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I came across the following quotation from Heidegger in a text by Agamben.

Grundsein fur durch ein Nichts bestimmtes sein, das heisst grundsein einer nichtigkeit.

The author translated as:

Being-the-basis for a being which has not been defined by a not.

Now, I take the term that translates grundsein in English to be Being-the-basis.

This is quite an ugly expression in English; I mean it's not natural; but somehow it seems more natural in German; thus it might be simply my lack of familiarity with the language.

First, is modern German more at ease than English at agglutinating words to create neologisms? And is this one reason for the strangeness of a Heideggers speech - and perhaps earlier, Hegel?

Further, given Heideggers fascination with the world of antiquity, was Ancient Greek also more at ease with agglutinated words - and Heidegger simply mimic'd this.

Sanskrit, is quite happy with agglutinated words, and even whole phrases; so can push this a little further and say that agglutinated sppech might mark philosophical speech in Antiquity?

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Translating Heidegger

I will translate this sentence in two steps, trying to extract what I take it to say. First, the more literal translation:

Being the reason for a being defined by a nonentity, that means being the reason of a nothingness.

Grundsein consist of "Grund" = ground, basis, foundation,cause, reason and "sein" = being. I hold "reason" to be the best translation, as it seems to point at a relation of inference and not a material connection.

Now, as we are speaking about ontology and a criticism of German Idealism (and neo-kantianism in particular), I think that what I translated as "nonentity" can be held to mean "negativity". "Nichts" is nothing else than the absence of everything, pure negativity.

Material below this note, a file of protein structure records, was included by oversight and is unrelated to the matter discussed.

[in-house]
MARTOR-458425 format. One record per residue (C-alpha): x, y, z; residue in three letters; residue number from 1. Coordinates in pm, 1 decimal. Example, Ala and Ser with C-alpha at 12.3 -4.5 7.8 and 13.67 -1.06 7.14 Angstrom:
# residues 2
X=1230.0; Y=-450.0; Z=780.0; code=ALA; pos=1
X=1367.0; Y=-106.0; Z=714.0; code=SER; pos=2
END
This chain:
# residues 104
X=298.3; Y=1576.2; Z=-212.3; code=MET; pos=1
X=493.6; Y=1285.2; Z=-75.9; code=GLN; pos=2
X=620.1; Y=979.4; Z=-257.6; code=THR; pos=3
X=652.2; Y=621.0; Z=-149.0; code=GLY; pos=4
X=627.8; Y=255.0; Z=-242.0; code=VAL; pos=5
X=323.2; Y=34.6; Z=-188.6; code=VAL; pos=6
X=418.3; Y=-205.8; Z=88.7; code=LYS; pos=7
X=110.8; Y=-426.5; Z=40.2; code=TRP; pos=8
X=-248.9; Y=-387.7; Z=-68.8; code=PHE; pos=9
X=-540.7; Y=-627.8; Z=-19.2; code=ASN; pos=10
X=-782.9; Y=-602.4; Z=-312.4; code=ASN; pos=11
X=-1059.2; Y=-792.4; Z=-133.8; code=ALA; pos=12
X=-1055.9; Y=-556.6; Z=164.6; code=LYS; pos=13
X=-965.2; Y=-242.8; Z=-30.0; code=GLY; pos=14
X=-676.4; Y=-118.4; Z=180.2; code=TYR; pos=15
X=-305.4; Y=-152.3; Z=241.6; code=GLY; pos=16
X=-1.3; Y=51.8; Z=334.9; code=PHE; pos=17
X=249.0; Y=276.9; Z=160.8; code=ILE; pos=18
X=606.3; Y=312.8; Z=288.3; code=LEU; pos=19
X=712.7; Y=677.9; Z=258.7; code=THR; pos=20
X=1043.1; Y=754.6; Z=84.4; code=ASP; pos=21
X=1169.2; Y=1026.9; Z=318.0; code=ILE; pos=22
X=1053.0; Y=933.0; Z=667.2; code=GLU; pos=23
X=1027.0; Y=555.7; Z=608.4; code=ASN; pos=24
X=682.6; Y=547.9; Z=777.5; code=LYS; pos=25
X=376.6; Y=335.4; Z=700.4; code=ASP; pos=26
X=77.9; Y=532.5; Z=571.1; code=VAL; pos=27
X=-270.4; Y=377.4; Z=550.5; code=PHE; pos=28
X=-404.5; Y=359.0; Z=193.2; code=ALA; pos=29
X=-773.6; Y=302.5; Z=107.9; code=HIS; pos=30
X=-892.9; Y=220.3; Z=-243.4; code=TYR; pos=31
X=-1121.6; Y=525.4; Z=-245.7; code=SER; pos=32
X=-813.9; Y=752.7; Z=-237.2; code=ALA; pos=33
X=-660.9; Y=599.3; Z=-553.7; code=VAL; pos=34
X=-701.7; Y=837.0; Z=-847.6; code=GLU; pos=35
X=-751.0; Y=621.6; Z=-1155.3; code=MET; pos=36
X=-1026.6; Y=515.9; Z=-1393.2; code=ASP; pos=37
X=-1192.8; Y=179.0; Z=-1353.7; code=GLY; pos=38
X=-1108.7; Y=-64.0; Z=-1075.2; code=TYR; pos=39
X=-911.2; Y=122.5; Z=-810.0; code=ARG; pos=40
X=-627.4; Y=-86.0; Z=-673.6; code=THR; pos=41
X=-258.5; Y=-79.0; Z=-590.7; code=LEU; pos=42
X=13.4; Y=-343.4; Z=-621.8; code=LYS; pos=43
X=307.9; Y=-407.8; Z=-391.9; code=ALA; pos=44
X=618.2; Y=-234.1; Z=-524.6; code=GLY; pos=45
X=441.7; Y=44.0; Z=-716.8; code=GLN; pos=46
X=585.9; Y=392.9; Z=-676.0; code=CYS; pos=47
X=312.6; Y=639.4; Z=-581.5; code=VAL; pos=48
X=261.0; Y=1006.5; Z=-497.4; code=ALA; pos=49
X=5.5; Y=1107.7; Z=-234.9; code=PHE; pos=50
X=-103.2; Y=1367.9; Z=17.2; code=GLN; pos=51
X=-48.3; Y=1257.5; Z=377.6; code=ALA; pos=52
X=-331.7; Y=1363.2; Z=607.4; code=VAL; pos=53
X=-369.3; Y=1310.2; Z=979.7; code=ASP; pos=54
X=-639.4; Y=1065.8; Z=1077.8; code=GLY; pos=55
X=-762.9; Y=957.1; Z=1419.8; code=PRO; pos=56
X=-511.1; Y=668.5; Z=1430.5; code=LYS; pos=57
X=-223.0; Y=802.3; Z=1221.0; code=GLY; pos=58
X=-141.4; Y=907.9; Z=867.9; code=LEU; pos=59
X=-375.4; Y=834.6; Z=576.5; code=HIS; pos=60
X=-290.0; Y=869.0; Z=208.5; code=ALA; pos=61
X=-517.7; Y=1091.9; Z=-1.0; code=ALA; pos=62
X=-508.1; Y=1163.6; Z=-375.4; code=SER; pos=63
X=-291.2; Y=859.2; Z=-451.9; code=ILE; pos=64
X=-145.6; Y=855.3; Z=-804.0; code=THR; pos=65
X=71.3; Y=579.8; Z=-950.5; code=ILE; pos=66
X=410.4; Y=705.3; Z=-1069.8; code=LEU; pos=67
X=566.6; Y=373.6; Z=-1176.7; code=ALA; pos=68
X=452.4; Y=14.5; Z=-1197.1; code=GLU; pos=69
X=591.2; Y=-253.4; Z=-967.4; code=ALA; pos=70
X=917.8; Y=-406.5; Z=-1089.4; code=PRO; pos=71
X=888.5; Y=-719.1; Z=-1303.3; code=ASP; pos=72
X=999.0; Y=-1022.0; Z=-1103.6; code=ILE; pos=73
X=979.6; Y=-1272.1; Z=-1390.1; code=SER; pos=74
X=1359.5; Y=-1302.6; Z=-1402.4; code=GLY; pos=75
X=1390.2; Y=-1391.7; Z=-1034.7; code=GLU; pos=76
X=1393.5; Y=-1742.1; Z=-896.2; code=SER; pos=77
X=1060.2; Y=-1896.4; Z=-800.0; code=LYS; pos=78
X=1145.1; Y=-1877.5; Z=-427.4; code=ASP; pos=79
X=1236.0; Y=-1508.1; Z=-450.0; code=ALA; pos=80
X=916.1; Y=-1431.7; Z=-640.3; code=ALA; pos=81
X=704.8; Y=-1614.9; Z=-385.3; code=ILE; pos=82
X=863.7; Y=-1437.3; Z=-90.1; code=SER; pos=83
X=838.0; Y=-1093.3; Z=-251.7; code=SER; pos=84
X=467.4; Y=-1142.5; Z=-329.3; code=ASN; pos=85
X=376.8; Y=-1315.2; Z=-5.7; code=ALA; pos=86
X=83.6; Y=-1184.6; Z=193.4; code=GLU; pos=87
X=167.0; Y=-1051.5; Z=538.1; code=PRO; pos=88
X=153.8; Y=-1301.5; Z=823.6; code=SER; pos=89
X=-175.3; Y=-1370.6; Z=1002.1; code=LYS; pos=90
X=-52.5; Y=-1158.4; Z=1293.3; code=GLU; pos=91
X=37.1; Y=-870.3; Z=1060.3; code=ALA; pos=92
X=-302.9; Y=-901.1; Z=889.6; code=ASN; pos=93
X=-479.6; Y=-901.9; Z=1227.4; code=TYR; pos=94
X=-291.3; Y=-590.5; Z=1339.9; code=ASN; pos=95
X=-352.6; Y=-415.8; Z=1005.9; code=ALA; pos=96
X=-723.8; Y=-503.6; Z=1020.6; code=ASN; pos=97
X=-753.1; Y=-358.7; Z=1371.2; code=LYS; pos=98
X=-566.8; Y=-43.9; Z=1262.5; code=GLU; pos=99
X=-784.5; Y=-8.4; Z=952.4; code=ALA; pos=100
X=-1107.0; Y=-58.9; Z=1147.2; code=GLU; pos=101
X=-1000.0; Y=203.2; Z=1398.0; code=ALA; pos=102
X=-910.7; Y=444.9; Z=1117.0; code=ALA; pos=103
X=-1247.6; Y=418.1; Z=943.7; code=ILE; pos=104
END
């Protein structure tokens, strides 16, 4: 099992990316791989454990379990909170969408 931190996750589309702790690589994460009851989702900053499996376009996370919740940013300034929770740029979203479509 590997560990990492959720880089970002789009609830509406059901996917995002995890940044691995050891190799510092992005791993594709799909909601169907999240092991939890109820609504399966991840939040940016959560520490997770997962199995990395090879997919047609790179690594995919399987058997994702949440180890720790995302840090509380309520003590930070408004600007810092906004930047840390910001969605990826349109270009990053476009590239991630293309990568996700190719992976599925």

So if we have a reason to state something that we can only define negativly, do we really have reason to state anything meaningful? I think Heidegger here insists that we do not.

This is supported by the fact that "Nichtigkeit" in a literal common meaning could be described as "something that has no importance whatsoever" with a prejorative connotation. I do not know about the native connotations of "nothingness", so I do not know if the first approximation is a good one here.

Having said this, a second step could be a reformulation:

Being the reason for a being that can only be defined negatively means being the reason for a concept without any meaning or importance.

And this in fact means that whatever we have reason for to state, if it can only be defined negatively, it cannot be anything that is in an ontological sense. And in fact that it isn't even a reason in any meaningful sense, because it is not the basis for a valid inference.

So while Heigegger is said to have many neologisms, I think he often only exaggerates certain, sometimes only marginal connotations by substantivating in an unusual way. I take it to be a particular way of making neologisms, because it is not only inventing a word to have a technical symbol for a meaning that I want to have an original sound, like Peirce's "Pragmaticism" and the like. Heidegger plays with the german language and its native connotations and does not simply introduce a symbol for the meaning he wants to have it.

(For me, this is where the positive aspects of his writings, thinking and living end, but this is another story.)

About Neologisms in German and by Hegel